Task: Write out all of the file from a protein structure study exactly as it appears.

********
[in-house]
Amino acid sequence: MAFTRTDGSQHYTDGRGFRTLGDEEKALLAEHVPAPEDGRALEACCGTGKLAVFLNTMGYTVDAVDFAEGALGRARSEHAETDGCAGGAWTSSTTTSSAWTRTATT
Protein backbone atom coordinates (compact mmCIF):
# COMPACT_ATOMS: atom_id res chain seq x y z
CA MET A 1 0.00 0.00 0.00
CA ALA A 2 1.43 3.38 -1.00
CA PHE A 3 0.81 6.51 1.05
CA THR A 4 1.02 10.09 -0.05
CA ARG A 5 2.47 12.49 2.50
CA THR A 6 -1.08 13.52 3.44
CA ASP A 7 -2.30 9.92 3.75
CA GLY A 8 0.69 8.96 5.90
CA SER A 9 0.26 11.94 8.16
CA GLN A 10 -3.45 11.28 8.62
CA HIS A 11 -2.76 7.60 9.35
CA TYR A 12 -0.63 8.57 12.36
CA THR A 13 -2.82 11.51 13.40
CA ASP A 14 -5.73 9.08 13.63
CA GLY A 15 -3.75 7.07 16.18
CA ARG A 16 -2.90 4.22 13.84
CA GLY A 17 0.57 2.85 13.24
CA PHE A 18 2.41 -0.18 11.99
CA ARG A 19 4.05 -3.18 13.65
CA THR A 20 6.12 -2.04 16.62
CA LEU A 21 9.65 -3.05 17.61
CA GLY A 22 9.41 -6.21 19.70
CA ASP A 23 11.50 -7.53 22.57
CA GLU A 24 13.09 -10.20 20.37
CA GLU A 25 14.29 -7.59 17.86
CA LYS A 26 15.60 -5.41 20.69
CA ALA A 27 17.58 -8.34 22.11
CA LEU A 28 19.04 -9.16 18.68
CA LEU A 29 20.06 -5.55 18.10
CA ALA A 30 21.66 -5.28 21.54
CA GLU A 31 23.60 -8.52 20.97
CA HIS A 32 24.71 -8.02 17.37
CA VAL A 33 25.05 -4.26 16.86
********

[in-house]
Amino acid sequence: MAFTRTDGSQHYTDGRGFRTLGDEEKALLAEHVPAPEDGRALEACCGTGKLAVFLNTMGYTVDAVDFAEGALGRARSEHAETDGCAGGAWTSSTTTSSAWTRTATT
Protein backbone atom coordinates (compact mmCIF):
# COMPACT_ATOMS: atom_id res chain seq x y z
CA MET A 1 0.00 0.00 0.00
CA ALA A 2 1.43 3.38 -1.00
CA PHE A 3 0.81 6.51 1.05
CA THR A 4 1.02 10.09 -0.05
CA ARG A 5 2.47 12.49 2.50
CA THR A 6 -1.08 13.52 3.44
CA ASP A 7 -2.30 9.92 3.75
CA GLY A 8 0.69 8.96 5.90
CA SER A 9 0.26 11.94 8.16
CA GLN A 10 -3.45 11.28 8.62
CA HIS A 11 -2.76 7.60 9.35
CA TYR A 12 -0.63 8.57 12.36
CA THR A 13 -2.82 11.51 13.40
CA ASP A 14 -5.73 9.08 13.63
CA GLY A 15 -3.75 7.07 16.18
CA ARG A 16 -2.90 4.22 13.84
CA GLY A 17 0.57 2.85 13.24
CA PHE A 18 2.41 -0.18 11.99
CA ARG A 19 4.05 -3.18 13.65
CA THR A 20 6.12 -2.04 16.62
CA LEU A 21 9.65 -3.05 17.61
CA GLY A 22 9.41 -6.21 19.70
CA ASP A 23 11.50 -7.53 22.57
CA GLU A 24 13.09 -10.20 20.37
CA GLU A 25 14.29 -7.59 17.86
CA LYS A 26 15.60 -5.41 20.69
CA ALA A 27 17.58 -8.34 22.11
CA LEU A 28 19.04 -9.16 18.68
CA LEU A 29 20.06 -5.55 18.10
CA ALA A 30 21.66 -5.28 21.54
CA GLU A 31 23.60 -8.52 20.97
CA HIS A 32 24.71 -8.02 17.37
CA VAL A 33 25.05 -4.26 16.86